Options in Compensation: Promises and Pitfalls


  • Accepted by Haresh Sapra. We appreciate comments from an anonymous referee, Anil Arya, Peter Ove Christensen, Joel Demski, John Fellingham, Steven Huddart, Brian Mittendorf, and Richard Young as well as participants at the 2011 Chicago-Minnesota Accounting Theory Conference.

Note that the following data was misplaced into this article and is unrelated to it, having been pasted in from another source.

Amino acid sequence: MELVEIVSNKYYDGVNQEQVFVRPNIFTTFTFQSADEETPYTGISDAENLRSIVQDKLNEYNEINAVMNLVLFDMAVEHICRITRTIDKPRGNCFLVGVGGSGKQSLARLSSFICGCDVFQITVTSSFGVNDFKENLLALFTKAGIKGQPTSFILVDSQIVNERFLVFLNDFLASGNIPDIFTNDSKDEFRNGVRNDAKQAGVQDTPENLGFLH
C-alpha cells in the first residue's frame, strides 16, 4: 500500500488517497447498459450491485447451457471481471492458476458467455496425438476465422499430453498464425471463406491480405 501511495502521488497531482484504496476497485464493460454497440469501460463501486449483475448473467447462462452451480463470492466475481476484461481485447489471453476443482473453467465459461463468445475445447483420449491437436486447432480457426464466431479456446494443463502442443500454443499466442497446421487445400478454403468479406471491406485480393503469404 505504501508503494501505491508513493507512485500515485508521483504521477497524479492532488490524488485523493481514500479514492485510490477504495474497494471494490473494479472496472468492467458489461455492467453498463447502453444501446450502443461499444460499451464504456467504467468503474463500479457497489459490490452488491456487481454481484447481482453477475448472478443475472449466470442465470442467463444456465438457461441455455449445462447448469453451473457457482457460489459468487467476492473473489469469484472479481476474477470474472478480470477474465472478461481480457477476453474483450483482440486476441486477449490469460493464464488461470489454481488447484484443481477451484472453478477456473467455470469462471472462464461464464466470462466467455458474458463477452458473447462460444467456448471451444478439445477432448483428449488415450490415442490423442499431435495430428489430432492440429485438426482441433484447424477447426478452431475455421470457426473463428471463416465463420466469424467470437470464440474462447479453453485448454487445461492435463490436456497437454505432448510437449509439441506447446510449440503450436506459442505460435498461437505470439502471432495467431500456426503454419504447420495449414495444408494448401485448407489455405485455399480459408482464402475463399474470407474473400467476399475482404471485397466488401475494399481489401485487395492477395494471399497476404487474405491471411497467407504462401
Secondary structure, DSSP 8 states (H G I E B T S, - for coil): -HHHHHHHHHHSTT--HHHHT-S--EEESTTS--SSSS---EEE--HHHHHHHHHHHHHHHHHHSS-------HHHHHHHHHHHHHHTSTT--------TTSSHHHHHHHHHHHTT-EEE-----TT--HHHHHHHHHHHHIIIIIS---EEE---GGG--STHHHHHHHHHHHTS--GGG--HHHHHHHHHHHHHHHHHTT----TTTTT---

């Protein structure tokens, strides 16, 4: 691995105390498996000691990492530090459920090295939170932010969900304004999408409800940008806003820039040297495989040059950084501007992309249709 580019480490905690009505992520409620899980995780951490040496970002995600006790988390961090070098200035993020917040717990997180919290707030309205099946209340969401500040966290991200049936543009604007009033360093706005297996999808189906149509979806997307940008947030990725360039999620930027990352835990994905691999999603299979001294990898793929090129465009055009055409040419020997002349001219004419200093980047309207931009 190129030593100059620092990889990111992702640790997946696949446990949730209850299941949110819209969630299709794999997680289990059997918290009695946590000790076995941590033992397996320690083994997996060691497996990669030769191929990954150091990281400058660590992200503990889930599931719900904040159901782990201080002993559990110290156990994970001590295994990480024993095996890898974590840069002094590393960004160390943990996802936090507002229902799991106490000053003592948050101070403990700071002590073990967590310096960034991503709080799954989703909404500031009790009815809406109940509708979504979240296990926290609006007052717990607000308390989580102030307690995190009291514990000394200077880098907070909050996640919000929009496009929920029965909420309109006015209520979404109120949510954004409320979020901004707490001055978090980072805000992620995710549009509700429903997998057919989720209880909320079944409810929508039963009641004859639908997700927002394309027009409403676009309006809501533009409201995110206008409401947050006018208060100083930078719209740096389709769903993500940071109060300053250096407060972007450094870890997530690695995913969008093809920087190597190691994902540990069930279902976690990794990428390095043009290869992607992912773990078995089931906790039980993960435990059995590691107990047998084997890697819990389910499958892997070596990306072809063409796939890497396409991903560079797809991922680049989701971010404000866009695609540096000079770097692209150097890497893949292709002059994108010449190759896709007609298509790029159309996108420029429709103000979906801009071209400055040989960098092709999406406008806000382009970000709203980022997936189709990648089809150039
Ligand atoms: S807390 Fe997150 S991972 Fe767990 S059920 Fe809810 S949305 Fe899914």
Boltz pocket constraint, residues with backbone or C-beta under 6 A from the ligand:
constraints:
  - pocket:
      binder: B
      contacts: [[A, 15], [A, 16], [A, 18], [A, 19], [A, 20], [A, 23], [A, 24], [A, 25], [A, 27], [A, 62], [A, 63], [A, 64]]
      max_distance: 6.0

We derive the optimal compensation contract in a principal–agent setting in which outcome is used to provide incentives for both effort and risky investments. To motivate investment, optimal compensation entails rewards for high as well as low outcomes, and it is increasing at the mean outcome to motivate effort. If rewarding low outcomes is infeasible, compensation consisting of stocks and options is a near-efficient means of overcoming the manager's induced aversion to undertaking risky investments, whereas stock compensation is not. However, stock plus option compensation may induce excessively risky investments, and capping pay can be important in curbing such behavior.